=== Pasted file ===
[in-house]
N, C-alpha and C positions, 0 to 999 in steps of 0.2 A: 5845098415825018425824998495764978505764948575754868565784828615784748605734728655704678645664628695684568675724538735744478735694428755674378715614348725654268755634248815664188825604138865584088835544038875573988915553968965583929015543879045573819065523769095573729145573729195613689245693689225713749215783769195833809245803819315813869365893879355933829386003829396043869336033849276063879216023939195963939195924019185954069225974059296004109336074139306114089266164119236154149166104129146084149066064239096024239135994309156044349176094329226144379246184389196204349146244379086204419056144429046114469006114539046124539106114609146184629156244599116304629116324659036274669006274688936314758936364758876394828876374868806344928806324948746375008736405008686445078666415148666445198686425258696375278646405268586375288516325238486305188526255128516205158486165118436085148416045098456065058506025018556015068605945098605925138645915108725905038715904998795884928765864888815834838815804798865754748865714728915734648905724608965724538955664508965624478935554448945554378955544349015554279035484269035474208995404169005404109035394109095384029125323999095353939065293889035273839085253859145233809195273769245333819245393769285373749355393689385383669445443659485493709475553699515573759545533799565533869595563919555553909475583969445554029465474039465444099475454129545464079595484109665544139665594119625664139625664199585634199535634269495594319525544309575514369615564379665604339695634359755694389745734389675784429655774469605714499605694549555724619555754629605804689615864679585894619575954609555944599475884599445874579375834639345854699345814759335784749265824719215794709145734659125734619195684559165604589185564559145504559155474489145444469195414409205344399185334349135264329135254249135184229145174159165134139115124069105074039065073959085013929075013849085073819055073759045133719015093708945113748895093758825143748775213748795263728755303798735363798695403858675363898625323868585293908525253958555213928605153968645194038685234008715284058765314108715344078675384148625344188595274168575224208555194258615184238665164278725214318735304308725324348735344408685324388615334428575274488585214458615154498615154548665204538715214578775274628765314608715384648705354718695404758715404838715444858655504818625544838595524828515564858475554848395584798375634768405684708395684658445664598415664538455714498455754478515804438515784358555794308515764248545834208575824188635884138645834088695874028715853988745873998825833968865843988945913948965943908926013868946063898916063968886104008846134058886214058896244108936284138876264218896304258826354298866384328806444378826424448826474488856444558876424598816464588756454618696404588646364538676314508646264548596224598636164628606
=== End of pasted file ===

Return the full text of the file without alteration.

[in-house]
N, C-alpha and C positions, 0 to 999 in steps of 0.2 A: 5845098415825018425824998495764978505764948575754868565784828615784748605734728655704678645664628695684568675724538735744478735694428755674378715614348725654268755634248815664188825604138865584088835544038875573988915553968965583929015543879045573819065523769095573729145573729195613689245693689225713749215783769195833809245803819315813869365893879355933829386003829396043869336033849276063879216023939195963939195924019185954069225974059296004109336074139306114089266164119236154149166104129146084149066064239096024239135994309156044349176094329226144379246184389196204349146244379086204419056144429046114469006114539046124539106114609146184629156244599116304629116324659036274669006274688936314758936364758876394828876374868806344928806324948746375008736405008686445078666415148666445198686425258696375278646405268586375288516325238486305188526255128516205158486165118436085148416045098456065058506025018556015068605945098605925138645915108725905038715904998795884928765864888815834838815804798865754748865714728915734648905724608965724538955664508965624478935554448945554378955544349015554279035484269035474208995404169005404109035394109095384029125323999095353939065293889035273839085253859145233809195273769245333819245393769285373749355393689385383669445443659485493709475553699515573759545533799565533869595563919555553909475583969445554029465474039465444099475454129545464079595484109665544139665594119625664139625664199585634199535634269495594319525544309575514369615564379665604339695634359755694389745734389675784429655774469605714499605694549555724619555754629605804689615864679585894619575954609555944599475884599445874579375834639345854699345814759335784749265824719215794709145734659125734619195684559165604589185564559145504559155474489145444469195414409205344399185334349135264329135254249135184229145174159165134139115124069105074039065073959085013929075013849085073819055073759045133719015093708945113748895093758825143748775213748795263728755303798735363798695403858675363898625323868585293908525253958555213928605153968645194038685234008715284058765314108715344078675384148625344188595274168575224208555194258615184238665164278725214318735304308725324348735344408685324388615334428575274488585214458615154498615154548665204538715214578775274628765314608715384648705354718695404758715404838715444858655504818625544838595524828515564858475554848395584798375634768405684708395684658445664598415664538455714498455754478515804438515784358555794308515764248545834208575824188635884138645834088695874028715853988745873998825833968865843988945913948965943908926013868946063898916063968886104008846134058886214058896244108936284138876264218896304258826354298866384328806444378826424448826474488856444558876424598816464588756454618696404588646364538676314508646264548596224598636164628606